A judge may present two Chicago Tribune newsmen with a difficult choice this week in a case that pits the confidentiality of a news sources against privacy rights linked to a juvenile's police record.
Circuit Court Judge William S. White has been asked to order the newsmen to reveal the source of a detailed description of 18-year-old Clifford Finley's juvenile record.
Finley is accused of shooting Ronald Schultz, 18, of Toledo, while Schutlz was visiting here. A bullet lodged in his spina cord, paralyzing his arms and legs.
If White orders the reporters, George Bliss and Phillip Wattley, to reveal their source and they refuse they could face a contempt of court charge and jail.
Under the Illinois Juvenile Code, the police records of minors under age 17 may not be disclosed publicly except by specific court order.
But a Tribune story on May 23 carried a detailed description of Finley's juvenile record that includes 16 arrests since he was age 9.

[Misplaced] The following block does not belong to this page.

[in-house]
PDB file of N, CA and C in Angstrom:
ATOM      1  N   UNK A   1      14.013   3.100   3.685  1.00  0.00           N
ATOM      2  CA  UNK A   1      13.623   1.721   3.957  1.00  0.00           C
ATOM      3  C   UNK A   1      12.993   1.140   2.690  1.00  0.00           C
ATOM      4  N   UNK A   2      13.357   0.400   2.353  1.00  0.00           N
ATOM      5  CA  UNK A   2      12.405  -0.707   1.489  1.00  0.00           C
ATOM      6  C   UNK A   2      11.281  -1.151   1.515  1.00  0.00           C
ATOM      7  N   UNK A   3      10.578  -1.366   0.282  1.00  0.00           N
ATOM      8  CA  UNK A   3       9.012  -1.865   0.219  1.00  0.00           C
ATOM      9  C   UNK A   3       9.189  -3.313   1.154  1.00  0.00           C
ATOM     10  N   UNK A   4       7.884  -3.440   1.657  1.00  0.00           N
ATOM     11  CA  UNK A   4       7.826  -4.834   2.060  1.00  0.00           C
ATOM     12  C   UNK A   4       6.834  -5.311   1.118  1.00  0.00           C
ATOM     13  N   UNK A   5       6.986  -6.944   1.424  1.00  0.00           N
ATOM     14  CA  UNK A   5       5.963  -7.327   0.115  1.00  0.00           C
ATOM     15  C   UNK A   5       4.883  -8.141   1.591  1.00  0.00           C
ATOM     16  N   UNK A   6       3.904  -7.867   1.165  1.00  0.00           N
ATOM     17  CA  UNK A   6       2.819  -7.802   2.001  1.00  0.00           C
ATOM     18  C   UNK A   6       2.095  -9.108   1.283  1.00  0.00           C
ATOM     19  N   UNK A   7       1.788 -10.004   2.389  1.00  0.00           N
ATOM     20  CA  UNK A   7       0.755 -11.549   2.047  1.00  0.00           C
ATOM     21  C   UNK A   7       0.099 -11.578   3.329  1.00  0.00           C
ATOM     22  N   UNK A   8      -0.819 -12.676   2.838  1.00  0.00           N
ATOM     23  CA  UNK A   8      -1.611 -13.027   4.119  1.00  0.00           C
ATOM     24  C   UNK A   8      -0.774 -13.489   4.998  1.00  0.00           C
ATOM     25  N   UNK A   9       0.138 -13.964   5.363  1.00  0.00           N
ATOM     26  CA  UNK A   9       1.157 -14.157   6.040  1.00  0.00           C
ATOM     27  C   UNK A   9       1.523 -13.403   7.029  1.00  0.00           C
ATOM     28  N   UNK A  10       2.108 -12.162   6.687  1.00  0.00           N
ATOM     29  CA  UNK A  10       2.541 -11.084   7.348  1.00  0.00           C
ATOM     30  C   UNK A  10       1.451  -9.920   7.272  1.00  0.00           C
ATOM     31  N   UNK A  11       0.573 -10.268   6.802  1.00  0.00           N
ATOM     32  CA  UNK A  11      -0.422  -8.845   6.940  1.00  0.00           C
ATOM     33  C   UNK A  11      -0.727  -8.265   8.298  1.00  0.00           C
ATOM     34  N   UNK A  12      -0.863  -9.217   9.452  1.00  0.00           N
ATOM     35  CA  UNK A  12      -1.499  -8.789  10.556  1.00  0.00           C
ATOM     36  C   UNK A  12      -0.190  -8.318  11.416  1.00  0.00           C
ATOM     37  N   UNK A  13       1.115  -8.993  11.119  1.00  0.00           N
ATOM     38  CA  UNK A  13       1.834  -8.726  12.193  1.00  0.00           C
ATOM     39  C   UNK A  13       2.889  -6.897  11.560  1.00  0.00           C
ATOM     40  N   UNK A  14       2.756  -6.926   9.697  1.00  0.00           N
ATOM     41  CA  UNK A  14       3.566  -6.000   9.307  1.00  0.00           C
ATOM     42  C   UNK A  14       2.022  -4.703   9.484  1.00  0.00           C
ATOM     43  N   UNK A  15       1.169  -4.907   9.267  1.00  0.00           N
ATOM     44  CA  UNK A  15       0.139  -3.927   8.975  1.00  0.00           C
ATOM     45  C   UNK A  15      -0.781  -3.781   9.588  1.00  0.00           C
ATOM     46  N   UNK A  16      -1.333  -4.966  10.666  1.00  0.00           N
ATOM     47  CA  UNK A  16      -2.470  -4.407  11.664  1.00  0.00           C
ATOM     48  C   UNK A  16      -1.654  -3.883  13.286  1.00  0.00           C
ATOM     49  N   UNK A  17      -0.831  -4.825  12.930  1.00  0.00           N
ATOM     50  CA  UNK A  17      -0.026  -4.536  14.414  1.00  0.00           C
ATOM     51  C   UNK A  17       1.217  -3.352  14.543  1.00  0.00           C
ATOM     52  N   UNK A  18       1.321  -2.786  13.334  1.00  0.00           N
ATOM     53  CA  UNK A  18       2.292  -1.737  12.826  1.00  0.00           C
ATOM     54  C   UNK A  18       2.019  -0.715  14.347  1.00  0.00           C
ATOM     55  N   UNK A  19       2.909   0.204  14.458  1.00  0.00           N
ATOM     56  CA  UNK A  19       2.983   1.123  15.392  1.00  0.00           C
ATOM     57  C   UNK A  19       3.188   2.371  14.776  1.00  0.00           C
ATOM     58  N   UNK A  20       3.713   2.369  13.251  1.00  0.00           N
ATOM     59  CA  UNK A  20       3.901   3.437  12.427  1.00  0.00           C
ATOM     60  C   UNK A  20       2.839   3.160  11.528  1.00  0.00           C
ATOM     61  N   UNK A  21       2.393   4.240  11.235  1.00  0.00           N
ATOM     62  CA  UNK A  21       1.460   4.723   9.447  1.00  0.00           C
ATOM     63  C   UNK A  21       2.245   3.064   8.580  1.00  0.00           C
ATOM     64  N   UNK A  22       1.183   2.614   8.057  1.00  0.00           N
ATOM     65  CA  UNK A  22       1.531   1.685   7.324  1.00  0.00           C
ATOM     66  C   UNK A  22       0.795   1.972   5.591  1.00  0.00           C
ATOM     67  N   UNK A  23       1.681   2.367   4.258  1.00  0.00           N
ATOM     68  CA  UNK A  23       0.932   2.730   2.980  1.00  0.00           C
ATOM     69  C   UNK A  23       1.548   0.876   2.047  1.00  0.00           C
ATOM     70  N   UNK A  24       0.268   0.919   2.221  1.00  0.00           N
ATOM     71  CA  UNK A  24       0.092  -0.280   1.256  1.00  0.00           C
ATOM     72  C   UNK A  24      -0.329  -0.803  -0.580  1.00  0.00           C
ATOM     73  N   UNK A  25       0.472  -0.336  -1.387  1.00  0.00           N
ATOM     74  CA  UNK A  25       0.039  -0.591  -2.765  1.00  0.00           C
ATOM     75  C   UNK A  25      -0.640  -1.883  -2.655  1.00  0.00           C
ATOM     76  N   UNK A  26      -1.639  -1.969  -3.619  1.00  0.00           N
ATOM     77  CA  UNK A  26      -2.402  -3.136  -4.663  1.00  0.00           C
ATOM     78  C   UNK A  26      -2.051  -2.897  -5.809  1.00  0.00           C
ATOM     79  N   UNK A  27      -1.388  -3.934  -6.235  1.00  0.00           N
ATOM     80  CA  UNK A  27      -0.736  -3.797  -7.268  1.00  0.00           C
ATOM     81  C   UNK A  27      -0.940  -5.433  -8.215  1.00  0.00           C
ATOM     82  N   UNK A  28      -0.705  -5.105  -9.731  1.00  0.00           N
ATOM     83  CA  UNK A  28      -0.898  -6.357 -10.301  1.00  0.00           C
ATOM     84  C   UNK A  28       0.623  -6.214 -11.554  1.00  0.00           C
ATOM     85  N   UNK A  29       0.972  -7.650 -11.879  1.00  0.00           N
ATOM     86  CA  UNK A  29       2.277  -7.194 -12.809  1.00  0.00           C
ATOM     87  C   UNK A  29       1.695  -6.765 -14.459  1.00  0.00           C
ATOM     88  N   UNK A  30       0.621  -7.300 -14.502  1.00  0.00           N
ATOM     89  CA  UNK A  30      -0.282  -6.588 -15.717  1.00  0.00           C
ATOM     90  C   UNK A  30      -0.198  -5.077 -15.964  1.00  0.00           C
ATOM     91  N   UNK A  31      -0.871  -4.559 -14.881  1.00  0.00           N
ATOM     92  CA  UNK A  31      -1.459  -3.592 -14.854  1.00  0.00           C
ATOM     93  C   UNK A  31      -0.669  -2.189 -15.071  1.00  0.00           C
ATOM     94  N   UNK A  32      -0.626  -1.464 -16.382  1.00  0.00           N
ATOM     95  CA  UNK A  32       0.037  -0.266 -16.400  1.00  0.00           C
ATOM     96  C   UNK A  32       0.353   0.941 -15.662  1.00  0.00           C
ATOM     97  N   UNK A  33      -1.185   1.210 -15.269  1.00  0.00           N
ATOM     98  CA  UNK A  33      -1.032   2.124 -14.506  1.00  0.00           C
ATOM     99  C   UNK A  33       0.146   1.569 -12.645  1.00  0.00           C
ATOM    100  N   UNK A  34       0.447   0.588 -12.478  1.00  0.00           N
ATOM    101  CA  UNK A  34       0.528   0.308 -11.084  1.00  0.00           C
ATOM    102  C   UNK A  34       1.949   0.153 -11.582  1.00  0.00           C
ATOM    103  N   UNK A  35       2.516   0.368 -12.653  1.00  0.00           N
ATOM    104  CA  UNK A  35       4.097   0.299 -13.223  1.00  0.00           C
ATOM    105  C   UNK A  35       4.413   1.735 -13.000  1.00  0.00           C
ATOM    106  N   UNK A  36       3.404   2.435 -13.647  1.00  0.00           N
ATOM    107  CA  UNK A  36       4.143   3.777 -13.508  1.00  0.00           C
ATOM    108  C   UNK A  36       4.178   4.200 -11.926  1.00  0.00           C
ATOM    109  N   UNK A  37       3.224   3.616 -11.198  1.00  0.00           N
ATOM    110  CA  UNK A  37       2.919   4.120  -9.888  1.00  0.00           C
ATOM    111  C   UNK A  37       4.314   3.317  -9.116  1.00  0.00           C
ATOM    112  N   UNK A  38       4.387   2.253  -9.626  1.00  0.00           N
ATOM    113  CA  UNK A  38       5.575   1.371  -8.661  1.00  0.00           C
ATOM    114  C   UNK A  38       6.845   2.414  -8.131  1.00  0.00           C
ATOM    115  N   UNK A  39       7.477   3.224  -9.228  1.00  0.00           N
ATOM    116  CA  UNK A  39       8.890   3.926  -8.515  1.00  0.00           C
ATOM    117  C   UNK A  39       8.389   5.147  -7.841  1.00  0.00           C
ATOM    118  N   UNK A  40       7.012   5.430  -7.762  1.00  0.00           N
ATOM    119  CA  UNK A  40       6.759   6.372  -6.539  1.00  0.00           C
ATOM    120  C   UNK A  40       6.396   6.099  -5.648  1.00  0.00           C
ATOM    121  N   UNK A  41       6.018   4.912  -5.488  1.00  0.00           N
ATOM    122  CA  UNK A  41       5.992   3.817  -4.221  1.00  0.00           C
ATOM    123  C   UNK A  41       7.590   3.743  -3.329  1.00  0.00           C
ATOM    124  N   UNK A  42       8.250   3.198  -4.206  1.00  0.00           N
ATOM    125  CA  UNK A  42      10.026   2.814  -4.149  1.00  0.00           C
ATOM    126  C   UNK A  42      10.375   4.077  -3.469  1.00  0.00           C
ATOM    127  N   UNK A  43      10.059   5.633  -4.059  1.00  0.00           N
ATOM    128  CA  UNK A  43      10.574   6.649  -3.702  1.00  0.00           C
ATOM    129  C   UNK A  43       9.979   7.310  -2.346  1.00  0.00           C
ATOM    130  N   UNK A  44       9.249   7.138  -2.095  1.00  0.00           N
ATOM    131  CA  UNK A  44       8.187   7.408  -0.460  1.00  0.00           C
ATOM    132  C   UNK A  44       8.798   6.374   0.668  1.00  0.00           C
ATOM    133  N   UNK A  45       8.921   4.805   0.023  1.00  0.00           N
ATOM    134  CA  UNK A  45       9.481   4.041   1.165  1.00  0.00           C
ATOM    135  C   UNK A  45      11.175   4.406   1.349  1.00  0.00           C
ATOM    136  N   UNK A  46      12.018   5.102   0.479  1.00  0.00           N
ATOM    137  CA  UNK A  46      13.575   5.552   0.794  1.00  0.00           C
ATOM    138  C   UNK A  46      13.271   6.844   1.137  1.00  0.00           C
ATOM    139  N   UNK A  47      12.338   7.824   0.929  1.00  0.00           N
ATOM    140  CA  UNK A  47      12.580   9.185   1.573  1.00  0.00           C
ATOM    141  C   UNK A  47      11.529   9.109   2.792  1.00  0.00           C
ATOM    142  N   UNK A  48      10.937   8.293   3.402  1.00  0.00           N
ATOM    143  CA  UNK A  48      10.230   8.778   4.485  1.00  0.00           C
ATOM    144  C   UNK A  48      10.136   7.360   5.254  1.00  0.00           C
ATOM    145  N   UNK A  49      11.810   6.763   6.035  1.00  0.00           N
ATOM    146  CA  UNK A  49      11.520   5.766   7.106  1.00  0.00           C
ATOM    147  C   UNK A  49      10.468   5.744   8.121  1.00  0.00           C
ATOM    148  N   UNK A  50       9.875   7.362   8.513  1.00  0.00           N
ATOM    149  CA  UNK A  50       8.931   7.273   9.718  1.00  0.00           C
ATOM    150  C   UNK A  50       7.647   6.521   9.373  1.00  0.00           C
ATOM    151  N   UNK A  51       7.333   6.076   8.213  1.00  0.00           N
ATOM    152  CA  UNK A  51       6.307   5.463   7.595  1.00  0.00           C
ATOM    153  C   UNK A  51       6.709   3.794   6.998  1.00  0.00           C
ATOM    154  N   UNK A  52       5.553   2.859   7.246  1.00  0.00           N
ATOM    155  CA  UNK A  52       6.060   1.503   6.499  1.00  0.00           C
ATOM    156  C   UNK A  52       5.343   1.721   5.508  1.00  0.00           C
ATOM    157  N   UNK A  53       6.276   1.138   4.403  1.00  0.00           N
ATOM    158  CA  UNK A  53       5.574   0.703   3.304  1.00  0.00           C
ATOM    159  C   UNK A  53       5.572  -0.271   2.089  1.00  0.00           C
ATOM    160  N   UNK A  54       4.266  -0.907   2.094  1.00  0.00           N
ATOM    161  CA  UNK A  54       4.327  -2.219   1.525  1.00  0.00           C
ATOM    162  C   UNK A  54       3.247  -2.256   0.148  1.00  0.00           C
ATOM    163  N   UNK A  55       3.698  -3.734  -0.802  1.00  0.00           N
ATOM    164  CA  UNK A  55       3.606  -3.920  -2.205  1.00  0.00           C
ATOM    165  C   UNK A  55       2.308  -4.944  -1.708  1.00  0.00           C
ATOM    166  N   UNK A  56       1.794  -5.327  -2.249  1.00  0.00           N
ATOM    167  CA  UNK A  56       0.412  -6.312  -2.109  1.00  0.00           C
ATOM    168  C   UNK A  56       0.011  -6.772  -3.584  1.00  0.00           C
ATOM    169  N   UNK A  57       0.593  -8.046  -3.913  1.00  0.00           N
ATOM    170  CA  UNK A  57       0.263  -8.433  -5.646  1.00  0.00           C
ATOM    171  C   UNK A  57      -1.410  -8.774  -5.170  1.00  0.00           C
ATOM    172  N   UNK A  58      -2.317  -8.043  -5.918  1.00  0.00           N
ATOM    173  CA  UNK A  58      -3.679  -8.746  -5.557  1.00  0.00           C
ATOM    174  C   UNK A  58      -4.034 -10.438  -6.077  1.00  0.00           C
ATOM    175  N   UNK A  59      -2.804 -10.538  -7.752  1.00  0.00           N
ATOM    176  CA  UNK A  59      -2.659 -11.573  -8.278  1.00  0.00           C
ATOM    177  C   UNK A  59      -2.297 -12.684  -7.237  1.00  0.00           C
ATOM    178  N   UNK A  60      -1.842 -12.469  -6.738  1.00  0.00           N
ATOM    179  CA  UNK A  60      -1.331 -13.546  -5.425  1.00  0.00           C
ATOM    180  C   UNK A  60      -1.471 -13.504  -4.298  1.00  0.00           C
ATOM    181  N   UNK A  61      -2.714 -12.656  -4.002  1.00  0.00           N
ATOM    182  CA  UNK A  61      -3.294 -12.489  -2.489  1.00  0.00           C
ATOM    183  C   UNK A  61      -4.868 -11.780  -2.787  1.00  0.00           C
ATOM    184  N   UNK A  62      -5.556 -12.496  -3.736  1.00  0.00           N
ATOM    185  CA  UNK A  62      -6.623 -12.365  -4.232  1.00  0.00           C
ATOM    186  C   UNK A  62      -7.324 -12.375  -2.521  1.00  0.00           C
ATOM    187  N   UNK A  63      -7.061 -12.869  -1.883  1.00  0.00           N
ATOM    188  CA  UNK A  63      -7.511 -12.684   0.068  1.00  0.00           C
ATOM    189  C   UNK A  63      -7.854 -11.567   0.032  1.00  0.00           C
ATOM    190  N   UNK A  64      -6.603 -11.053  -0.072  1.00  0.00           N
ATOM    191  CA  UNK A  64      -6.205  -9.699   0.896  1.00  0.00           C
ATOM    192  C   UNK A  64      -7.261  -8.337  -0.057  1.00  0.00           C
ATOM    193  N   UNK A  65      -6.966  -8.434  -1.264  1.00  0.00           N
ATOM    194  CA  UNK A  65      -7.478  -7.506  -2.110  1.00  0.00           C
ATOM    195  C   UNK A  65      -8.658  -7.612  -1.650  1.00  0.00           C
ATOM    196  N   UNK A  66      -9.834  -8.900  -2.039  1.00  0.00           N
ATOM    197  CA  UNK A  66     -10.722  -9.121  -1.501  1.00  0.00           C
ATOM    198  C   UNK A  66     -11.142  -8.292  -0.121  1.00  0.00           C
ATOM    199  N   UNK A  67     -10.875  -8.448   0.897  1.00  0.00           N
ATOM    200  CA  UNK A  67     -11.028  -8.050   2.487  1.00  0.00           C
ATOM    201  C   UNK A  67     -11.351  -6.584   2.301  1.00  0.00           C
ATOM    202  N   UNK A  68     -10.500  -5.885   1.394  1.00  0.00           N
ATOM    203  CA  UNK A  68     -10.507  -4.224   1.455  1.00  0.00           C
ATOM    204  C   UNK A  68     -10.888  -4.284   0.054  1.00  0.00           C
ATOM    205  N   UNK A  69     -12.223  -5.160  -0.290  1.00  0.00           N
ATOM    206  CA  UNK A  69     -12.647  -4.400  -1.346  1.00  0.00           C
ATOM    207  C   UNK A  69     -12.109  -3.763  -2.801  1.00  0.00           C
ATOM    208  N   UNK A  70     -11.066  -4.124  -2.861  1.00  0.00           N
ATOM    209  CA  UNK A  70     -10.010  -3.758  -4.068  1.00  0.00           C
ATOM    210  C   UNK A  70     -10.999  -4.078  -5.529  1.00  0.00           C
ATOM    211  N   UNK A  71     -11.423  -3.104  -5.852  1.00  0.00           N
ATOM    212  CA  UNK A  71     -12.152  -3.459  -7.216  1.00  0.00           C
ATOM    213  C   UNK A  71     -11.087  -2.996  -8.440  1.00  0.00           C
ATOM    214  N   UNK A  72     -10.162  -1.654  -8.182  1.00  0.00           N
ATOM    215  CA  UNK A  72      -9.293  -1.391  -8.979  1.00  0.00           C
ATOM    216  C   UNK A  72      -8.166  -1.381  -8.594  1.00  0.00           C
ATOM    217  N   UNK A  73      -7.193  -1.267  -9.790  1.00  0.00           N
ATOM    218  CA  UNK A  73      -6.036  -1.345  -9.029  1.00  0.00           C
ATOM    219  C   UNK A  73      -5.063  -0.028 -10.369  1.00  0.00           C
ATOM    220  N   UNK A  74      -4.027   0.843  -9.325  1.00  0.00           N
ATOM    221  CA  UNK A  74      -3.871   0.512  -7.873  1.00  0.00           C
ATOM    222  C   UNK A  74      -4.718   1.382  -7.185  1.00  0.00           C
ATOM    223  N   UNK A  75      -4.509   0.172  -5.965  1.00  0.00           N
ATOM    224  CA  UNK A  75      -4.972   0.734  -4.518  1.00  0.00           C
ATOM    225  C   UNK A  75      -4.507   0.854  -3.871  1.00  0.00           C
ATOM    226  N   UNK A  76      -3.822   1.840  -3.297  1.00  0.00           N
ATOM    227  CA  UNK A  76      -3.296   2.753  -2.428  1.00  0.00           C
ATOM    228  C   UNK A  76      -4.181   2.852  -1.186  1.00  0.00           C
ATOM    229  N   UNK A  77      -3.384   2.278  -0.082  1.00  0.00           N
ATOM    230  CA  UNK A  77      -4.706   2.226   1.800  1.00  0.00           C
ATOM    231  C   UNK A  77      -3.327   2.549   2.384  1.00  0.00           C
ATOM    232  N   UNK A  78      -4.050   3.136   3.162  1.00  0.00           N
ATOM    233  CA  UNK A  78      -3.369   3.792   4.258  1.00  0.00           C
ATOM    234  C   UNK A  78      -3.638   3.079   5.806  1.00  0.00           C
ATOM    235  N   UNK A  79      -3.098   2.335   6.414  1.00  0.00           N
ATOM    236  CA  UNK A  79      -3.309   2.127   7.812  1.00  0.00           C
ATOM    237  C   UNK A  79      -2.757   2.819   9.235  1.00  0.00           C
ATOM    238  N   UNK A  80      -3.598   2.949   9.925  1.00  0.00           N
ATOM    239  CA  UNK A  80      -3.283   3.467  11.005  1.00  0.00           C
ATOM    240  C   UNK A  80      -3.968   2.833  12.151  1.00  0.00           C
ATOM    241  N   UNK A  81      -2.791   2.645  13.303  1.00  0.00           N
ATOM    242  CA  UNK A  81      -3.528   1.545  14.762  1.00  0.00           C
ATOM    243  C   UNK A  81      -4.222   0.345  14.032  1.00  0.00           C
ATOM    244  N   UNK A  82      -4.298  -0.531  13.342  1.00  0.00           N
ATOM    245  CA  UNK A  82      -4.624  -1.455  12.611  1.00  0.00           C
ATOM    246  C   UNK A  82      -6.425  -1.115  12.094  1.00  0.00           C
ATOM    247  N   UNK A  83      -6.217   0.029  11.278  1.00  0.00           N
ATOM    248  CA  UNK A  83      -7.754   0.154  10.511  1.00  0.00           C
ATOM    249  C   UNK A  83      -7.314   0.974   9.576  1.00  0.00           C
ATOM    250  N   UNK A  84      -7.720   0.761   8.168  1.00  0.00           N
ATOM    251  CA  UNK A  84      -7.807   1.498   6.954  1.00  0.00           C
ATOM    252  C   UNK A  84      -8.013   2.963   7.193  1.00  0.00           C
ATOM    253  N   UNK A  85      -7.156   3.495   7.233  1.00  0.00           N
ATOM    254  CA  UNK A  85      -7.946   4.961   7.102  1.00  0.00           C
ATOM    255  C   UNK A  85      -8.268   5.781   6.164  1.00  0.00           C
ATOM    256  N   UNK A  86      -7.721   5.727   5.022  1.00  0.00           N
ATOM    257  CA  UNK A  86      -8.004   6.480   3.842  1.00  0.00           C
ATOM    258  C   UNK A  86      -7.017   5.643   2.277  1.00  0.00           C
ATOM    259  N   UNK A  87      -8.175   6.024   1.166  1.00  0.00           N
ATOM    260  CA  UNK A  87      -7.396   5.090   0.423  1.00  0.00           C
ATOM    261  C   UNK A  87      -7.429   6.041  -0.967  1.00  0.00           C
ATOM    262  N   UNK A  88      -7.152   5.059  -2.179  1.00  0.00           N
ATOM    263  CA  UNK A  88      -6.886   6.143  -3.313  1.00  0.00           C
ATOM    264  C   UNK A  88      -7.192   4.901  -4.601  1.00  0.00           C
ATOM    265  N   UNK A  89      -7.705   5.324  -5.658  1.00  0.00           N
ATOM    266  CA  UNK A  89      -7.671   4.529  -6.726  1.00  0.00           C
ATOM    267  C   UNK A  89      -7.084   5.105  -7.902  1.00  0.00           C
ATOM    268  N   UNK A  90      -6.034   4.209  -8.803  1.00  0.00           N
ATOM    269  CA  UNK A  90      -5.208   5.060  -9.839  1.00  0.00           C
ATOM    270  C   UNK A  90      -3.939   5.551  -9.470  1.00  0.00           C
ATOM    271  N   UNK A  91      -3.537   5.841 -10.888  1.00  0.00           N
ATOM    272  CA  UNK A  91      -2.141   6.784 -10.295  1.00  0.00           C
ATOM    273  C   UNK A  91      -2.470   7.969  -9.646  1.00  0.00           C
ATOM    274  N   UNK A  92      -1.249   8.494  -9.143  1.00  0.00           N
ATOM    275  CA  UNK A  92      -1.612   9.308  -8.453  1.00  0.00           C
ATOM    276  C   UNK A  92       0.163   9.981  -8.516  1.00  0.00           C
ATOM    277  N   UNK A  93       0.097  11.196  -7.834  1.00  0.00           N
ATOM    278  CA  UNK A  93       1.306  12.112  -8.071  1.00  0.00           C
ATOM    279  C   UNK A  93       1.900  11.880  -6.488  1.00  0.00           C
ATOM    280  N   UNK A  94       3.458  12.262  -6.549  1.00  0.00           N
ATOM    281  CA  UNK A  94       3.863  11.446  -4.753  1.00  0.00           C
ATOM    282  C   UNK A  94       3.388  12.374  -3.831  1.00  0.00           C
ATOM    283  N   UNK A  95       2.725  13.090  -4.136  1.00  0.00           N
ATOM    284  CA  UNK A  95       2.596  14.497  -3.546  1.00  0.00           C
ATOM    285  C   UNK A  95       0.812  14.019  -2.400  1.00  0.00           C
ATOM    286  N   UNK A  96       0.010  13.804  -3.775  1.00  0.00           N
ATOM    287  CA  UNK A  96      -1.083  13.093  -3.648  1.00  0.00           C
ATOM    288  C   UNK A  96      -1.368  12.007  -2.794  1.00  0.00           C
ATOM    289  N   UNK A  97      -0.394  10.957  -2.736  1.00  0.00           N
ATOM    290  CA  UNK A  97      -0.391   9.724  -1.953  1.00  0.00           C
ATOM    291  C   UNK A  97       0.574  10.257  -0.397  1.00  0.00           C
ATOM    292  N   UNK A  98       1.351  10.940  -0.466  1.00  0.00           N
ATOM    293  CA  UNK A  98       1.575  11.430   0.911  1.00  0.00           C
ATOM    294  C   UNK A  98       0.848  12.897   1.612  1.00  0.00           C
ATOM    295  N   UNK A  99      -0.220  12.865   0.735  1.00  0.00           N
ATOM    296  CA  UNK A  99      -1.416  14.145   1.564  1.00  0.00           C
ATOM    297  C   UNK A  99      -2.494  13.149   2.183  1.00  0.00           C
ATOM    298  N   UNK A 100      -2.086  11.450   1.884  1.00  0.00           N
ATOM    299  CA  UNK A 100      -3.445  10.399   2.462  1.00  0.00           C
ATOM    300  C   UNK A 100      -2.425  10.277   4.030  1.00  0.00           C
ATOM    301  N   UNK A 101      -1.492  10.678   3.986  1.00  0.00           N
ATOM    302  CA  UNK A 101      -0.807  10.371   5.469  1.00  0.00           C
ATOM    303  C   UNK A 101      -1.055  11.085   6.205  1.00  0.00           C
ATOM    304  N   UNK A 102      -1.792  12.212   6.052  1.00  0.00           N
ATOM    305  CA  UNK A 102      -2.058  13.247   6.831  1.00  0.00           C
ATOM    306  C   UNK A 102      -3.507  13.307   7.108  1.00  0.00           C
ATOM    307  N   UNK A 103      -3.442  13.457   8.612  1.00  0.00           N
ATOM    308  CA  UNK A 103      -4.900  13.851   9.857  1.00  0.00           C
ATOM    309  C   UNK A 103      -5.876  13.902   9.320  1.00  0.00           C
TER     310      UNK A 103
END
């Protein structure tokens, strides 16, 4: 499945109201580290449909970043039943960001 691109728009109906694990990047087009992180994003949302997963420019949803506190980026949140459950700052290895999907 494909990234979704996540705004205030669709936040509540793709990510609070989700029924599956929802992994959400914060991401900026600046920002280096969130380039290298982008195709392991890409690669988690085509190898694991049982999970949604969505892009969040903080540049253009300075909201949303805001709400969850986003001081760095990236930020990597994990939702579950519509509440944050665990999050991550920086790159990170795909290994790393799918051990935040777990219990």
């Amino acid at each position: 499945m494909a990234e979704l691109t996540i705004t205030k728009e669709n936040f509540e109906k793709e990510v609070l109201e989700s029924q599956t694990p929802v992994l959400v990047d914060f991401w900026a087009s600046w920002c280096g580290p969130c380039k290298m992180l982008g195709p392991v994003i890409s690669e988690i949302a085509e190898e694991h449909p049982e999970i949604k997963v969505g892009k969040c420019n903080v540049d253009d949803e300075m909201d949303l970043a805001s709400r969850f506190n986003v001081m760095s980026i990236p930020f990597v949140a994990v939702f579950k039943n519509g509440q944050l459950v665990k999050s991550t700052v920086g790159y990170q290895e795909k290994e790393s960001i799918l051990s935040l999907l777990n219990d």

John T. Moran, chief of the appeals division of the city's public defender's office, called the Tribune's disclosure "a plain violation of the Juvenile Court Act."
The juvenile act, however, collides with another state statute that gives journalists a modified privilege against revealing the names of secret informants.
That law says no court can compel disclosure of sources by reporters unless it can be demostrated that "a specific public interest . . . would be adversely affected if the actual information sought were not disclosed."